I kid, but sometimes I think of how fragile a personality is, and I think about Phineas Gage - that horrible story about that railroad worker who accidentally got a spike in his head. And he became famous - not for surviving the accident - but for becoming a total crab afterwards. It’s one of those stories that somehow made it into every elementary school history book, as if Phineas Gage was one of America’s founding fathers. In our home life, the story of Phineas Gage lives on as a joke between me and Marissa - usually when one of us is making the other shlep things around the house. Marissa will hand me something sharp, or difficult to store and carry, then out of a sense of conscientiousness add, “… and don’t Phineas Gage me with that.”

After work, we all went to Hy-Vee to pick up some groceries. Marissa tagged along to mail some packages, and I leveraged her availability to also pick me up a new 10-ride. The Hy-Vee counter is convenient, but risky if you are trying to get in and out of the store very quickly. Sometimes there is no wait at all, and the person behind the counter greets you warmly with pride and professionalism, and the transaction is over so fast that Rodney didn’t even have time to find something to spill on the floor. Other times, there are numerous people in line, and the person at the counter is sweating through their red polo trying to answer two phone lines while arguing with some weirdo trying to return juice because it’s defective.

Marissa joined us later in the store, somewhere around the milk aisle. We checked out, then I started dinner as soon as we got home. In the spirit of breaking the weekend junk food cycle, I cooked two chicken breasts with some baked brussel’s sprouts and mashed potatoes. Despite all the practice I’ve had in the kitchen, I still get raw-chicken paranoia. As we sat down to eat, I didn’t feel certain about it until I sliced and inspected every piece of chicken on the plate. I even popped some of them in the microwave. What is the remedy for raw chicken paranoia? Maybe I need to spend a month meditating about the randomness in the universe with a bunch of monks in the mountains. Maybe I need to get salmonella just once.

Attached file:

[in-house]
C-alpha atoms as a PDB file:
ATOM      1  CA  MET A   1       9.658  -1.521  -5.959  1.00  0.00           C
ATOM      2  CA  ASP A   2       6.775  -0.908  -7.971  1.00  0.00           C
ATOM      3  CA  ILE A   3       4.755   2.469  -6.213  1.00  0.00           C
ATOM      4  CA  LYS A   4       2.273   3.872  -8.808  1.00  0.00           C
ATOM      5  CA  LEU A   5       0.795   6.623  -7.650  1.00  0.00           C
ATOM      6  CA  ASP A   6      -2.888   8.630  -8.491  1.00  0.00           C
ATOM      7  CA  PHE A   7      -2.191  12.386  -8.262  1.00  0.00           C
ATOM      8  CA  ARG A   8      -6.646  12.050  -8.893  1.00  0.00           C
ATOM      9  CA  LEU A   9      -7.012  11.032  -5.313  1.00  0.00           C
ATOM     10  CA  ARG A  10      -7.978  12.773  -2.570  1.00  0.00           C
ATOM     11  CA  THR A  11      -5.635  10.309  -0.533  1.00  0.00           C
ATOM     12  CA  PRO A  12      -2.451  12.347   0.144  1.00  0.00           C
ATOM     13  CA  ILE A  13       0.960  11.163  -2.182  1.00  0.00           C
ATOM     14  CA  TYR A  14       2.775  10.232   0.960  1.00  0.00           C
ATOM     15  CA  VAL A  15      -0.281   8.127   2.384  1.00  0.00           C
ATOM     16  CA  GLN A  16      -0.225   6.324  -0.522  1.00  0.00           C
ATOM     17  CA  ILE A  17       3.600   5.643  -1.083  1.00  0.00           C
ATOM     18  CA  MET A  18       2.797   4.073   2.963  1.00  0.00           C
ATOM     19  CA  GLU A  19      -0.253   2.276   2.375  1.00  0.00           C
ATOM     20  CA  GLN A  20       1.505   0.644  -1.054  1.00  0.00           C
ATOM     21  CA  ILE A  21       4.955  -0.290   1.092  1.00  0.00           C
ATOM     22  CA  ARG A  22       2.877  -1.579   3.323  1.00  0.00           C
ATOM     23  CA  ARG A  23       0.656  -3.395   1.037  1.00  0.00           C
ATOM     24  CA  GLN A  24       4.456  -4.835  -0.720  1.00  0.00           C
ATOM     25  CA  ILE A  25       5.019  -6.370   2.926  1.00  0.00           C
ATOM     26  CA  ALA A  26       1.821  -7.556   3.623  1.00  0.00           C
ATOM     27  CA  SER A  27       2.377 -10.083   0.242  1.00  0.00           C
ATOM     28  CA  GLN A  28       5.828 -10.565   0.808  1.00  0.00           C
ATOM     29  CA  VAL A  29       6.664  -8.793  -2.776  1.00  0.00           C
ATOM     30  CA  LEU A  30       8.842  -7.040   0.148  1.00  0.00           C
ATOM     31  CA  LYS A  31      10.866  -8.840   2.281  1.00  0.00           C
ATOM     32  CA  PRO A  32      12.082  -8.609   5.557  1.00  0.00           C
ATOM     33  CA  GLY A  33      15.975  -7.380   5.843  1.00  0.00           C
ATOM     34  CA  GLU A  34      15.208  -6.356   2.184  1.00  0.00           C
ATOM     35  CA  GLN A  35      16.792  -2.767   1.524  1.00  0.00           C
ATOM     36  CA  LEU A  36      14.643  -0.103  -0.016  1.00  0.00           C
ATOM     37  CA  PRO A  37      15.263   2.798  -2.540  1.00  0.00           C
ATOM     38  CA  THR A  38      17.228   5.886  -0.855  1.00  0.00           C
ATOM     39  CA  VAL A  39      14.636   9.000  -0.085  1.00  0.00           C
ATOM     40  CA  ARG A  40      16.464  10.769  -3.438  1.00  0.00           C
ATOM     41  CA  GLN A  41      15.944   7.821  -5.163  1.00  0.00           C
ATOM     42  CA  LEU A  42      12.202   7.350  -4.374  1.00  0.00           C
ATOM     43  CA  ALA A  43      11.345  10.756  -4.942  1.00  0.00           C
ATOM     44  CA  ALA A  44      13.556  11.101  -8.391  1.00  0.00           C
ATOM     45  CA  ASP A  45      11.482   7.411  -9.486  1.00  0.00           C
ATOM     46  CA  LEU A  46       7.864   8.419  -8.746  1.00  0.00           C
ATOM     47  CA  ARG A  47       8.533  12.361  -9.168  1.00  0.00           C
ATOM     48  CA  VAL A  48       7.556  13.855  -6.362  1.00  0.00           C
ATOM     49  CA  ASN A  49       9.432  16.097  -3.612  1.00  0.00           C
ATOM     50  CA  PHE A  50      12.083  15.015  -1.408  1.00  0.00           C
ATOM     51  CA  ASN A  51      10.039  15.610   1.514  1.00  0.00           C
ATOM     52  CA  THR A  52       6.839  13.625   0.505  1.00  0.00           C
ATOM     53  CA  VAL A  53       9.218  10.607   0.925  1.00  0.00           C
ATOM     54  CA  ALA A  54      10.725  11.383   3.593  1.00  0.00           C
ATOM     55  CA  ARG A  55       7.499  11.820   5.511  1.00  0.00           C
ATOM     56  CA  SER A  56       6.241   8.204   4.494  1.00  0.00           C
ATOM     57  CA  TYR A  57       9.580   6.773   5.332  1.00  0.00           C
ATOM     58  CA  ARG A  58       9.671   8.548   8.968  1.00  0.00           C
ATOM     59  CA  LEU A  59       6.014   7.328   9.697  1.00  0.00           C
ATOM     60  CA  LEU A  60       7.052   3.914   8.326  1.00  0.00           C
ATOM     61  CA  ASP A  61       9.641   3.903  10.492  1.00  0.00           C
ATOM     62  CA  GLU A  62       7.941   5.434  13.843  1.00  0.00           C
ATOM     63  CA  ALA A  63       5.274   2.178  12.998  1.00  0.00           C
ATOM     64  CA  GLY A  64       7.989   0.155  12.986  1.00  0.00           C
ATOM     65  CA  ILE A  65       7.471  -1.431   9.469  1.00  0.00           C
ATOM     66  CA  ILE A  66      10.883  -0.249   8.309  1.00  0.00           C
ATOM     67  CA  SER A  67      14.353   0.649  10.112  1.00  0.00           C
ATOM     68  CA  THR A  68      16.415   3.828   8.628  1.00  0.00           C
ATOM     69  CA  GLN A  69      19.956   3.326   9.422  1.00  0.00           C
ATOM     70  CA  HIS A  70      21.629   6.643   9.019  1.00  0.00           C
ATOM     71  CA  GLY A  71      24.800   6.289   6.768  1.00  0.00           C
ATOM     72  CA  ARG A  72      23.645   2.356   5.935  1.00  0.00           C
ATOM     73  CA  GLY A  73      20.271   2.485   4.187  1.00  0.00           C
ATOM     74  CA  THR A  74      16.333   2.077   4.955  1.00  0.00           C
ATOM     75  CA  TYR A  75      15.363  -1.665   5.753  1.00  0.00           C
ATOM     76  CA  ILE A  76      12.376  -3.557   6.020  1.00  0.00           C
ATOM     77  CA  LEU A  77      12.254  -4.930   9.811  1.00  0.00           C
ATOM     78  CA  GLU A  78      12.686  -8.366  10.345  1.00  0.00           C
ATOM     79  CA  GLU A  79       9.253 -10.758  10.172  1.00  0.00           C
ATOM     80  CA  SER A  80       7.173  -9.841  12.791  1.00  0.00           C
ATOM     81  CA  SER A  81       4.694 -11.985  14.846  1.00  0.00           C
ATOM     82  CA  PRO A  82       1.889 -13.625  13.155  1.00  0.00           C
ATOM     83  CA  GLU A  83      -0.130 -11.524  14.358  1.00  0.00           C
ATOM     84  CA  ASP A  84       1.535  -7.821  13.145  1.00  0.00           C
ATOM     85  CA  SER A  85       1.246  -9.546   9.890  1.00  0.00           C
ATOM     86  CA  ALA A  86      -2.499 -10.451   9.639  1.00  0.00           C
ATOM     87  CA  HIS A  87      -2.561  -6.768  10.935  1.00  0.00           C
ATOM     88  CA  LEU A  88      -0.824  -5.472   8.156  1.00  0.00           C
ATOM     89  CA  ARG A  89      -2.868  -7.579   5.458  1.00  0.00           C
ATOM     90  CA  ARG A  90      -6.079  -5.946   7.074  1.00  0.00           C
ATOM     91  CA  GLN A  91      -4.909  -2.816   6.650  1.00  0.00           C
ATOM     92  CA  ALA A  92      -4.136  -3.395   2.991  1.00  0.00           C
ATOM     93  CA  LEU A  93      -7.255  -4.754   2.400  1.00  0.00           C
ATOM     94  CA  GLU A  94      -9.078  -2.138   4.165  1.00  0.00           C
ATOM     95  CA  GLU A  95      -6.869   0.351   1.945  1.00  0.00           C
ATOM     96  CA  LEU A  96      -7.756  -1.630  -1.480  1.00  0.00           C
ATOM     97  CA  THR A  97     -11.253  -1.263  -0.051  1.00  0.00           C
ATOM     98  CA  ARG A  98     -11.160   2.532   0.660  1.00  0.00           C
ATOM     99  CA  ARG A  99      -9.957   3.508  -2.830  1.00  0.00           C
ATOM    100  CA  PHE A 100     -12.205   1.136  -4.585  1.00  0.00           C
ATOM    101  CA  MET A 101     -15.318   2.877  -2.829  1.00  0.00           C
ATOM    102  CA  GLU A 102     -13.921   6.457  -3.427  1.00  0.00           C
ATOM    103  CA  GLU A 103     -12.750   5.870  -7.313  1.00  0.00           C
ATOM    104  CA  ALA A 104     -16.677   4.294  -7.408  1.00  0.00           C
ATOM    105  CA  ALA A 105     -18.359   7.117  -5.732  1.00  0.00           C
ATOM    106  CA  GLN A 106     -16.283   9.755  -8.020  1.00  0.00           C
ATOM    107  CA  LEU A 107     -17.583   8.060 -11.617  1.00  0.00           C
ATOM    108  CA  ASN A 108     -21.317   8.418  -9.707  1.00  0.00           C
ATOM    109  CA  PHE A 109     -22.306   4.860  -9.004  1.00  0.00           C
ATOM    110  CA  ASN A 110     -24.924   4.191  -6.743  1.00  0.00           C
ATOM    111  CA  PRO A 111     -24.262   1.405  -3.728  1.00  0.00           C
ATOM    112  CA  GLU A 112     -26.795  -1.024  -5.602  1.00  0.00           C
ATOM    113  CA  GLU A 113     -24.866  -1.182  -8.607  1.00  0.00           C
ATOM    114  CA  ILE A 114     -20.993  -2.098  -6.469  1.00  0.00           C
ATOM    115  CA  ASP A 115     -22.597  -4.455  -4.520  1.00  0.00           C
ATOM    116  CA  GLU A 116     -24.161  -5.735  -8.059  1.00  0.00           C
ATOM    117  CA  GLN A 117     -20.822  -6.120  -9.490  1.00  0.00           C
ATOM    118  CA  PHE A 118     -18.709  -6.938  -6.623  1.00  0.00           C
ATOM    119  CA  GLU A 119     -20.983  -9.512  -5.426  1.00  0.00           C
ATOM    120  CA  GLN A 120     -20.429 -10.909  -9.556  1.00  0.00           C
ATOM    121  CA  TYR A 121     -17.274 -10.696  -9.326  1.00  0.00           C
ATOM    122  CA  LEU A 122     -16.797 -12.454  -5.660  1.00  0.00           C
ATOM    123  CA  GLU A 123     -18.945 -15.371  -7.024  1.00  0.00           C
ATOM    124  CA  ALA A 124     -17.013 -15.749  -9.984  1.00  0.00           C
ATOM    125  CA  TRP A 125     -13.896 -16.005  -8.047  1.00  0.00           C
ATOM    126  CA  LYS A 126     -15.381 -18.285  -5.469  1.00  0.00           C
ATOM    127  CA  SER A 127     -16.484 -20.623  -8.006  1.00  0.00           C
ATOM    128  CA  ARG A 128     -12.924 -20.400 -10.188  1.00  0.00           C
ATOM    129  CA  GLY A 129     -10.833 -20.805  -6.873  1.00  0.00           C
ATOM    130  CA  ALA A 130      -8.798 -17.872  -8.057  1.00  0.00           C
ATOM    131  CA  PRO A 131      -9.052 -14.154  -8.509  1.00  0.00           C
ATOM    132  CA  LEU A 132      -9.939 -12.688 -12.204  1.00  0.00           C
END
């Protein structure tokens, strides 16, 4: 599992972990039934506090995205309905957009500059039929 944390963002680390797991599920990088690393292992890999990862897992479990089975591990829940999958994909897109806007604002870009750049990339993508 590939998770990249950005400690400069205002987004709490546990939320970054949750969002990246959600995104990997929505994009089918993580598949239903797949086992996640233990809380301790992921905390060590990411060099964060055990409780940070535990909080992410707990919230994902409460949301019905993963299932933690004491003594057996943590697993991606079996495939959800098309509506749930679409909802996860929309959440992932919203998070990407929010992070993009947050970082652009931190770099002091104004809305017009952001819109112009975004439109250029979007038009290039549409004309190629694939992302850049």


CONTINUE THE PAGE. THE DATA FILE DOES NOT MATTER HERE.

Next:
After dinner, Rodney, Marissa and I played a game of Jenga as we enjoyed a bowl of ice cream. Rodney is now skillful enough to hold his own, although we never let it get competitive. “It’s communist Jenga,” I joked. “Whether the tower gets higher or crumbles, we distribute the pride and blame equally.” Neither of us are competitive people, and we’d prefer to keep it that way. Life already pretty complicated, and sometimes you just want to check out, eat some ice cream and play Jenga with your toddler without having to explain why people who like each other sometimes try to beat each other at things that don’t matter in the long run.

After putting Rodney to bed, I talked to my dad on the phone for a bit. About two days ago, he extended an invite to go to a tailgate and a Bears game, and everything just fell into place. We had some more details to figure out before he turned in for the night. “You guys have almost the same bedtime as Rodney,” I teased. So December 5th, it looks like I’ll be attending my first NFL game at beautiful Soldier Field, and though I’m sure we’re going to get murdered by the Cowboys and publicly humiliated with some kind of coaching blunder, I’m excited to have the opportunity to share in the live saltiness with other bitter, like-minded Bears fans. And what a way to cap off my first season as - I like how my dad put it - “[someone] who is suddenly and inexplicably fascinated with the Bears.”

Hope you have a great day, everyone. To sum up, leave meetings when you’re bored, commemorate Phineas Gage when shlepping things for your spouse, and work as a team when you play Jenga.